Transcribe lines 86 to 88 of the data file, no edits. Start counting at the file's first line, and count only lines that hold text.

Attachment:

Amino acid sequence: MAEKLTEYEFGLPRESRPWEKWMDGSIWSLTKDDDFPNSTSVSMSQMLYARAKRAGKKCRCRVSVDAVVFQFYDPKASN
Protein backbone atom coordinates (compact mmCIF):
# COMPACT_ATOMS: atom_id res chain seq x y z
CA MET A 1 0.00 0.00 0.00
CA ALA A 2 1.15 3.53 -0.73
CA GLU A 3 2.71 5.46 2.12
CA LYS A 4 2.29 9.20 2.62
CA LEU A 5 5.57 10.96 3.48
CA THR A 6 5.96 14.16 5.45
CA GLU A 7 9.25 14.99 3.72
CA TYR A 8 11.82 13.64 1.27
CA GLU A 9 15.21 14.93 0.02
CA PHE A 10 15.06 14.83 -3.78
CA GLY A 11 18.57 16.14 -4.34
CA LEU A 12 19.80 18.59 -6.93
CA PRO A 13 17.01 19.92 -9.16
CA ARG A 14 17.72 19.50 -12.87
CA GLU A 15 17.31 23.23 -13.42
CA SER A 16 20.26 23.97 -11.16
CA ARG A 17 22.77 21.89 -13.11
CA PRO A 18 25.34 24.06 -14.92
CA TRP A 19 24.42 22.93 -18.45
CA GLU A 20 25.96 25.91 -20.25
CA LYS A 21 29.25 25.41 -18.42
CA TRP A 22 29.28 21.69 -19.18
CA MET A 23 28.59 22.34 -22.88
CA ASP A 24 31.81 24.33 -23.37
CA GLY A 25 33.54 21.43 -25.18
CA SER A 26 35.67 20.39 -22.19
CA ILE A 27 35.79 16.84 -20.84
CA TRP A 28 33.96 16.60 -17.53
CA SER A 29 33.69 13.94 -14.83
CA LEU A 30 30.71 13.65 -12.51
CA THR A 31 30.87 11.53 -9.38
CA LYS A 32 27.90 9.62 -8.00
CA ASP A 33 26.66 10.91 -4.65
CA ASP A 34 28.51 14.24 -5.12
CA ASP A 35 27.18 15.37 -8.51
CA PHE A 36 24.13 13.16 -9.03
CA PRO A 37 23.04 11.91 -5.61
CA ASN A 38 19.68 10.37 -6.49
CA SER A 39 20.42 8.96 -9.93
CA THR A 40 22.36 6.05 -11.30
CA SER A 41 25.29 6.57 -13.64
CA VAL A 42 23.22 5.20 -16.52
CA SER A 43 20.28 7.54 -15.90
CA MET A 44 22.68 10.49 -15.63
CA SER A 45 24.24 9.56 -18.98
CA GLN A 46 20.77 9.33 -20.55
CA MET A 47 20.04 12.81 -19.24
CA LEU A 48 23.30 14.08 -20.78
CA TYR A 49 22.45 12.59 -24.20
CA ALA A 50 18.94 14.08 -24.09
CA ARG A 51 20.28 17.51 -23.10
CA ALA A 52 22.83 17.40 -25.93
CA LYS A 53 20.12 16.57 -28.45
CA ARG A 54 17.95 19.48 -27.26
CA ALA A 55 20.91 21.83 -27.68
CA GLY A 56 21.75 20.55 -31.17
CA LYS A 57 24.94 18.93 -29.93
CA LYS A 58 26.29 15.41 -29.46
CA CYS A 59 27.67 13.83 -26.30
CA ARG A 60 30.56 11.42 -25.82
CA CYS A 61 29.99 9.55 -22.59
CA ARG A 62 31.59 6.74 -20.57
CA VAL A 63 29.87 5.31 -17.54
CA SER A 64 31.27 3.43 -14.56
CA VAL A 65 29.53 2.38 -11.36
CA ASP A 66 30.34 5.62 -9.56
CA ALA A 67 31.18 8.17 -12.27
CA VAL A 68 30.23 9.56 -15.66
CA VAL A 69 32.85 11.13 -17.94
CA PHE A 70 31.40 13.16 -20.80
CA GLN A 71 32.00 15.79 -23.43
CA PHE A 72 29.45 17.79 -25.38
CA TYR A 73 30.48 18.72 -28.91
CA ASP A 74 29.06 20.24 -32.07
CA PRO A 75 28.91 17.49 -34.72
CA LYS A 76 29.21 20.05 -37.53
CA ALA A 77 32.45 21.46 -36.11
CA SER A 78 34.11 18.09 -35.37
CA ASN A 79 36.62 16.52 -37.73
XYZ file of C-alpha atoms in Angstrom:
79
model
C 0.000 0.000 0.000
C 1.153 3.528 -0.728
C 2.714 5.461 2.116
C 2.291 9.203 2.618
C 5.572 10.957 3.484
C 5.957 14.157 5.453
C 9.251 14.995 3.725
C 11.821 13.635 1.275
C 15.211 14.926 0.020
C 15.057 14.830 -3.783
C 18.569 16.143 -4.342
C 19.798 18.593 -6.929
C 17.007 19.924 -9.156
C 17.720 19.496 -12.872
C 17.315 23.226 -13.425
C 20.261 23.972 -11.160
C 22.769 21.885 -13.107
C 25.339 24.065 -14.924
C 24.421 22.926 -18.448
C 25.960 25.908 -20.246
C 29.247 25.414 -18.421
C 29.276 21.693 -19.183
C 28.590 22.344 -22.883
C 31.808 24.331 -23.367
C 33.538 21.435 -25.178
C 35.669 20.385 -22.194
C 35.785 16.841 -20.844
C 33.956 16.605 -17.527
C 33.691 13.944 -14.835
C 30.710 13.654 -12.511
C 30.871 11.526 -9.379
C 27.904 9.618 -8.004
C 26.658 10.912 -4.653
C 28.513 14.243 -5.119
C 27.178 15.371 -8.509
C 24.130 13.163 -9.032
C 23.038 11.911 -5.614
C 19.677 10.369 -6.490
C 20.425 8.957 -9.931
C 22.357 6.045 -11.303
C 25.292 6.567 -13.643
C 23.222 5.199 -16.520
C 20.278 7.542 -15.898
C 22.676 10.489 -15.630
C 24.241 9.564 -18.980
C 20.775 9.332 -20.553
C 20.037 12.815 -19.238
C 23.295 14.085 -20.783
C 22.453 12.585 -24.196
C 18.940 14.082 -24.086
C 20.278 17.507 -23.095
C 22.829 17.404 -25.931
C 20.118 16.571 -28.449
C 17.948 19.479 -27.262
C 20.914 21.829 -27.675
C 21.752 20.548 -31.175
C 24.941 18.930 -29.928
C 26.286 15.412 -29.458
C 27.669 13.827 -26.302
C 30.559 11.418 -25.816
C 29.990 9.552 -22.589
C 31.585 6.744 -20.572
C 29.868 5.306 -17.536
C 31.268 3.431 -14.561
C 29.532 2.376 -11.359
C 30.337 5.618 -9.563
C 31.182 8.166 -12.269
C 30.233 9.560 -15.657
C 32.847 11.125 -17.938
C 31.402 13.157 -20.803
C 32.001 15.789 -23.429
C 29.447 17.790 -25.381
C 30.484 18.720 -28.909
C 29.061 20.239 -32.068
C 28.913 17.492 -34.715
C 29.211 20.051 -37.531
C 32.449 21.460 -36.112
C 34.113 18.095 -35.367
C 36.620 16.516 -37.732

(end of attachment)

C 0.000 0.000 0.000
C 1.153 3.528 -0.728
C 2.714 5.461 2.116